Among the hundreds of breeds of goats worldwide there’s one that’s more common than the others because of its high milk production: the Saanen, originally from Switzerland, has been spread through central Europe and the United States. In Italy there are Saanen goats in practically every region, but compared to other, more rustic breeds it requires greater care and a more sedentary style of farming.
And today we want to shine a light on the beautiful variety of goat breeds in Italy and the marvelous cheeses we make from their milk.
Every breed is different
Lombardy – The Orobica goat and traditional cheeses
Their milk is used for traditional raw milk cheeses like Valtellina Matuscin (a flattened cylinder, curdled with rennet, aged for at least a month), Valsassina Formagìn (a small cylinder of slightly acidified cheese eaten after three days) and Val Brembana Robiola (rectangular, made using the same technique as stracchino).
Orobica goats were once raised by all the families. Now they can be found in the pastures of the Orobie Alps and Alpine and prealpine areas in the provinces of Sondrio, Bergamo and Lecco. The breed’s hardiness has allowed it to adapt well to the hard-to-reach mountain pastures, and at the end of their useful life, the goats’ meat is often cured, making, for example, the classic violino.
Sicily – Girgentana Goat and traditional cheeses
The tuma ammucciata (hidden toma) is made using the traditional toma technique, and was traditionally hidden from bandits behind the walls of the house. Other cheeses are also made with the milk of the Girgentana goat, whose milk is renowned for its excellent balance between fat and protein.
Once upon a time the milk was consumed fresh. Its name derives from the town Agrigento, and is unmistakable for its long spiral horns. With its horns and white coat, it resembles wild Asian goats, and its origins, according to some, can be traced back to the goats of Tibet. The breed was probably brought to Sicily by the Arabs, who invaded in 827. From Mazara, they spread around the island, travelling with their animals, and the goats became established in the southwest of Sicily.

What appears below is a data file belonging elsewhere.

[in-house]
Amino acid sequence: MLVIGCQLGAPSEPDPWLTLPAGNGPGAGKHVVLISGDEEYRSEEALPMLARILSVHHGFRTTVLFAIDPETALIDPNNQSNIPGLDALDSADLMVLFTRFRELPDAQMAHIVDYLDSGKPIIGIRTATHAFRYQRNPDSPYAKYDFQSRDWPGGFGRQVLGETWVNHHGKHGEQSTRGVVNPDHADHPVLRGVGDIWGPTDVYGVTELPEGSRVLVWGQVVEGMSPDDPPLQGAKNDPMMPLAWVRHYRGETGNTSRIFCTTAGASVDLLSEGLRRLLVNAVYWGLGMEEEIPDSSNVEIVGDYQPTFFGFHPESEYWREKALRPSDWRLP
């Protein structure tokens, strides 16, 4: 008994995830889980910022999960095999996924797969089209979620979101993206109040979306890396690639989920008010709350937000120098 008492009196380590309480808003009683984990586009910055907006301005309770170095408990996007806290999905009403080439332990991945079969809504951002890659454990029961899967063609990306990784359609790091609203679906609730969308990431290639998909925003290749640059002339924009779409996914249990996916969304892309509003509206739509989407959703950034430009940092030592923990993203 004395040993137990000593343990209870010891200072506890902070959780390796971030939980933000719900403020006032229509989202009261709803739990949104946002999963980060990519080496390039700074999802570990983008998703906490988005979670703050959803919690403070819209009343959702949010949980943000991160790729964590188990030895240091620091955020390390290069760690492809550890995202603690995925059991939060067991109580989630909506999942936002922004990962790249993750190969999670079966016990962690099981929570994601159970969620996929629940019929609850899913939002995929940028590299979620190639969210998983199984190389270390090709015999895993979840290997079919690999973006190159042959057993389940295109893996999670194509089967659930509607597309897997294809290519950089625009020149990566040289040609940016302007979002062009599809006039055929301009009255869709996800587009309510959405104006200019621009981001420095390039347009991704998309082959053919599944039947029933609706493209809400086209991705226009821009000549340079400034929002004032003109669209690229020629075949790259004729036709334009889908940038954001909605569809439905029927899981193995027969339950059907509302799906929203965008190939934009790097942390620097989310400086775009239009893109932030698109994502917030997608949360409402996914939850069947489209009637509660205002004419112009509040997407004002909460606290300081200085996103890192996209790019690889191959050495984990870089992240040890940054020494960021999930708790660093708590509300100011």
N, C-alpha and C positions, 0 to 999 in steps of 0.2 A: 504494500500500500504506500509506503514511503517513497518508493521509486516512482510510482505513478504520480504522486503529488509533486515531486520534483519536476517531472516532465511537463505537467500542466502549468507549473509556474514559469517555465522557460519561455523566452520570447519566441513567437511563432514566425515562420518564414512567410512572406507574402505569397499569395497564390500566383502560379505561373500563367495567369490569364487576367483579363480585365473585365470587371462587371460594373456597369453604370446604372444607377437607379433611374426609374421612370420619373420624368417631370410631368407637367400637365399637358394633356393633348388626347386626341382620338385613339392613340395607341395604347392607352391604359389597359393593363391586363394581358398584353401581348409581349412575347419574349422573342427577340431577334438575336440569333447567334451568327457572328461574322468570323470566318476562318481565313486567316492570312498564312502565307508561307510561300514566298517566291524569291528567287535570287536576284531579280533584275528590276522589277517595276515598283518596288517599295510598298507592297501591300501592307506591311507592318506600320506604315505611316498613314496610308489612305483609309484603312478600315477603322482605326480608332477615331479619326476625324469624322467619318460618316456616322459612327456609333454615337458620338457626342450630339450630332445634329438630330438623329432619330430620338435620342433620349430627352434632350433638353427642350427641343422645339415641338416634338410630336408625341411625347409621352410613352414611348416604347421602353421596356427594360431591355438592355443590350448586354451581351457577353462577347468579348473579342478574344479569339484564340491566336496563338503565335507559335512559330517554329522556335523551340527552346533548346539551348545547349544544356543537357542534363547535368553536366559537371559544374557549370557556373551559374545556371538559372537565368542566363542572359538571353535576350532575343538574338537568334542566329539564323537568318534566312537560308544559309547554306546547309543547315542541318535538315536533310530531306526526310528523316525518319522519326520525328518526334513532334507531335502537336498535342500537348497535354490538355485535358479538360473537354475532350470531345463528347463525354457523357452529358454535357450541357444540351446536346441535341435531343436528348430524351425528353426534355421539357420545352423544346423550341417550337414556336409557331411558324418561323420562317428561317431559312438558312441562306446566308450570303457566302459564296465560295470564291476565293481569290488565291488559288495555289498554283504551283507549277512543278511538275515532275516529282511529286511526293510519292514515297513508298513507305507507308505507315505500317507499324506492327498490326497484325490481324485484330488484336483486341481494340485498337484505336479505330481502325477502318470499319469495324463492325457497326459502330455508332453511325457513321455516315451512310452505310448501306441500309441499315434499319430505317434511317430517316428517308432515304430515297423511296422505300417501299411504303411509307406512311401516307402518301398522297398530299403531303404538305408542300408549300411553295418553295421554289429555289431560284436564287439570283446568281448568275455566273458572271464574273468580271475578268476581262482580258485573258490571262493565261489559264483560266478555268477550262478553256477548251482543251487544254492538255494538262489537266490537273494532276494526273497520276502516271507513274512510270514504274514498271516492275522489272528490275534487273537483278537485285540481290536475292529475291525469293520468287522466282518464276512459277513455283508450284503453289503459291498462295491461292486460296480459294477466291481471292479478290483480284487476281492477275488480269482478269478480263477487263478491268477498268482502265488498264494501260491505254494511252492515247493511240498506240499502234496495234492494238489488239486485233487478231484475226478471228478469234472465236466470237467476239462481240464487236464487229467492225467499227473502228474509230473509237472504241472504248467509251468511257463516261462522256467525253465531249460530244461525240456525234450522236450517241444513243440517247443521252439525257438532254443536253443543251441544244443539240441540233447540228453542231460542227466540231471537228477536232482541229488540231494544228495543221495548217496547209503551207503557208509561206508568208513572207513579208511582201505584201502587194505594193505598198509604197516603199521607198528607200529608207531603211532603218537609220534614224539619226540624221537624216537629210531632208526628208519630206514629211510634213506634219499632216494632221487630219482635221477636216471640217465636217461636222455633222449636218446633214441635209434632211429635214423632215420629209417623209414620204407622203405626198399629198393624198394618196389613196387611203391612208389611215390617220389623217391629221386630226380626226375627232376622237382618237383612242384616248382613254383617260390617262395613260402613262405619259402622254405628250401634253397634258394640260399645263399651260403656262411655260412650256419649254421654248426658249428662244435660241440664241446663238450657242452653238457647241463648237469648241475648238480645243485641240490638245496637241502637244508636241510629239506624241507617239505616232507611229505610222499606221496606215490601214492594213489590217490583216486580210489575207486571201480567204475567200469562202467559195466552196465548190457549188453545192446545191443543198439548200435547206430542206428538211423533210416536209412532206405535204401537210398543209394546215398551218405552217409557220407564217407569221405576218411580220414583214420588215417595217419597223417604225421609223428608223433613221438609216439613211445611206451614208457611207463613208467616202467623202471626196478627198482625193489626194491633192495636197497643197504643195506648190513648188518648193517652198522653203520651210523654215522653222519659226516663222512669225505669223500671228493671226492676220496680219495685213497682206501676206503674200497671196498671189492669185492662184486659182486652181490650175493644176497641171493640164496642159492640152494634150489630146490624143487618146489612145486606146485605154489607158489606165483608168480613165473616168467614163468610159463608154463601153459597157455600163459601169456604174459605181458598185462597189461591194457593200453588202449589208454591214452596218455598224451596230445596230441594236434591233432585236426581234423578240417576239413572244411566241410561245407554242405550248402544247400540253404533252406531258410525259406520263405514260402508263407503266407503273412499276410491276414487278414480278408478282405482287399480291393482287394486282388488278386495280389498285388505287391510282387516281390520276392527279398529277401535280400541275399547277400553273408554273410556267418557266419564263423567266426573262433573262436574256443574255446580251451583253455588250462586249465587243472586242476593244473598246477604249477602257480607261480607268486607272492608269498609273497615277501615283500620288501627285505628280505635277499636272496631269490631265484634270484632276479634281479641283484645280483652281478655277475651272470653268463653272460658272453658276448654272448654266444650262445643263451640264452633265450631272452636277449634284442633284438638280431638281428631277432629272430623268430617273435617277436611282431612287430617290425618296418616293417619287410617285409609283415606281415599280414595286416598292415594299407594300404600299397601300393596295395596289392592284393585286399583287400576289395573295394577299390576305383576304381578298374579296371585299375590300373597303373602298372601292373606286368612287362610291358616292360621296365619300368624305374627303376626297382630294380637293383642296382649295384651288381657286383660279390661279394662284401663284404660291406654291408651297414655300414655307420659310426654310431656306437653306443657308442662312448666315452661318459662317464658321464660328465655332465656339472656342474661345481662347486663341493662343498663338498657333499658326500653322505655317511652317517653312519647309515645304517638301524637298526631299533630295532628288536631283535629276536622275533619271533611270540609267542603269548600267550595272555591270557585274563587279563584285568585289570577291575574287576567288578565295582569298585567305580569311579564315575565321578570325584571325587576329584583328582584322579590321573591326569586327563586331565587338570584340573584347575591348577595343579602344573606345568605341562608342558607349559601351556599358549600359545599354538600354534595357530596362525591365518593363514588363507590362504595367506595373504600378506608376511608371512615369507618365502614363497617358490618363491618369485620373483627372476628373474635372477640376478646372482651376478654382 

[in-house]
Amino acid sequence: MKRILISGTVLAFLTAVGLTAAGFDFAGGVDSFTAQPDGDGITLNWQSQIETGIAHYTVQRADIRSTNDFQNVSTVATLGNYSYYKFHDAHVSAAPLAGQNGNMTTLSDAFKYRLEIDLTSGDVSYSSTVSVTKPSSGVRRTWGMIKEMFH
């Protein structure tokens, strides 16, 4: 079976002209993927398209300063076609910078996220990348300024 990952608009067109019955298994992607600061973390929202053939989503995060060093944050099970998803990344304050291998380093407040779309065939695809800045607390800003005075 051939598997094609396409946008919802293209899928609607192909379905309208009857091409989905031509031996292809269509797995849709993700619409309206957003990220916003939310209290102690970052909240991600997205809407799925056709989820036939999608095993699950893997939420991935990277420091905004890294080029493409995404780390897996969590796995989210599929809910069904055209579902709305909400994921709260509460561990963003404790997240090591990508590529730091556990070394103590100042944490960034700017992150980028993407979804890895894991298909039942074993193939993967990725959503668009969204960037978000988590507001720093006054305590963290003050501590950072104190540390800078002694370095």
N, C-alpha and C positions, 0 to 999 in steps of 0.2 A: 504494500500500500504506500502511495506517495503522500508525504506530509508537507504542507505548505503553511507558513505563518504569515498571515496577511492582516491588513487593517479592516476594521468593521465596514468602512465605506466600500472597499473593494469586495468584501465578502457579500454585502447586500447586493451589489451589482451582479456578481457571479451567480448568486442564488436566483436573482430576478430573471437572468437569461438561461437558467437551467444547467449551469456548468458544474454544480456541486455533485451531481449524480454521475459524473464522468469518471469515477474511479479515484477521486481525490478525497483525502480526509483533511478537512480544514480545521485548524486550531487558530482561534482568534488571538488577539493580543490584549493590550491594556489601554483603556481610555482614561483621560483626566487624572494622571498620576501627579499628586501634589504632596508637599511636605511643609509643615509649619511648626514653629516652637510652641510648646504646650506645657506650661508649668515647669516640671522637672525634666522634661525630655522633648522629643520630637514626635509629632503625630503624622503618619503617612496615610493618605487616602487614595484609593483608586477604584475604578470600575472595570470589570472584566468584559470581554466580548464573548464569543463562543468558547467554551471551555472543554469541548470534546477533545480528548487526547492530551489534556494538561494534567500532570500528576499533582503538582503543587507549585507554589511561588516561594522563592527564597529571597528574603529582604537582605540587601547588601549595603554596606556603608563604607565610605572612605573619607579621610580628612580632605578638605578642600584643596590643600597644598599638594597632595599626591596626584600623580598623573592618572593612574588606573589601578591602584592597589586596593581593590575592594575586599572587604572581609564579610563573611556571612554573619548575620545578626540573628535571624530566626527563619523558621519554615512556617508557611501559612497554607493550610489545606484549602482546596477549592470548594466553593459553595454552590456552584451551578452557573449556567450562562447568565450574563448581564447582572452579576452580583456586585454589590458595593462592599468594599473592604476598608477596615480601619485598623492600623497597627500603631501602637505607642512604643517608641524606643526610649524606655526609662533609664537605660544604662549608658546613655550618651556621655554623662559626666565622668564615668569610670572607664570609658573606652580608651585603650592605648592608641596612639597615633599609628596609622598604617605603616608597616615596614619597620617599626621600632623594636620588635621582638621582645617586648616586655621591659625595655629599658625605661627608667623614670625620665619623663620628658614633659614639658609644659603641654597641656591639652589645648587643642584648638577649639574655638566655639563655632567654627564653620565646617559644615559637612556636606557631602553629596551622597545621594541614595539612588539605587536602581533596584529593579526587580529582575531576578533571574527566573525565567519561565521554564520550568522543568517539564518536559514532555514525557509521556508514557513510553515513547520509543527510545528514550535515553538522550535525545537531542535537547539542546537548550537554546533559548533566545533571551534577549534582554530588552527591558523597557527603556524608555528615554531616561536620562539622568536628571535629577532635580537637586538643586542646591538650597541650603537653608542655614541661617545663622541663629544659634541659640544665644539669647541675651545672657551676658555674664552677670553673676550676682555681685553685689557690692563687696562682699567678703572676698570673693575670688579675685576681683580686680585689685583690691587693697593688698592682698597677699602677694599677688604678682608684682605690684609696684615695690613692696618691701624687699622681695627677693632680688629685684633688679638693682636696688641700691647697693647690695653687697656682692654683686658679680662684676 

Puglia – Gargano goat, canestrato and cacioricotta
Canestrato, with its light brown crust and straw-yellow color is consumed fresh or grated, depending on how long it’s aged, and cacioricotta, created to use all the protein in the milk, including the protein in ricotta, are two traditional cheeses from Puglia linked to the culture of transhumance and made with milk of Gargano goats (Slow Food Presidium).
The Gargano goat breed, called Nustrala (“local”) in dialect, is an ancient breed native to the Gargano promontory, an area where goat farming has always played a fundamental role in the local economy. It is suited to both milk and meat production and is allowed to roam freely.
Lombardy – The Adamello Blonde Goat and Saviore Valley Fatuli
In the Adamello Natural Park a historic cheese is produced: Fatuli, a goat cheese from 10-14 centimeters in diameter and 4-6 centimeters high, weighing between 300 and 500 grams. The small size of the cheese is due to the tendency of the farmers to make the forms in soup bowls. Once it’s salted, the cheese is smoked.
Fatulì, which means “small piece” in dialect, is made with raw milk from a native goat breed, the Adamello Blonde Goat. Medium to large in size, it’s a sturdy, agile and quick breed. Its population, once much larger, was later subjected to a genetic remixing, due to the long lack of attention to mountain goat breeding, and for this reason it is on the Ark of Taste.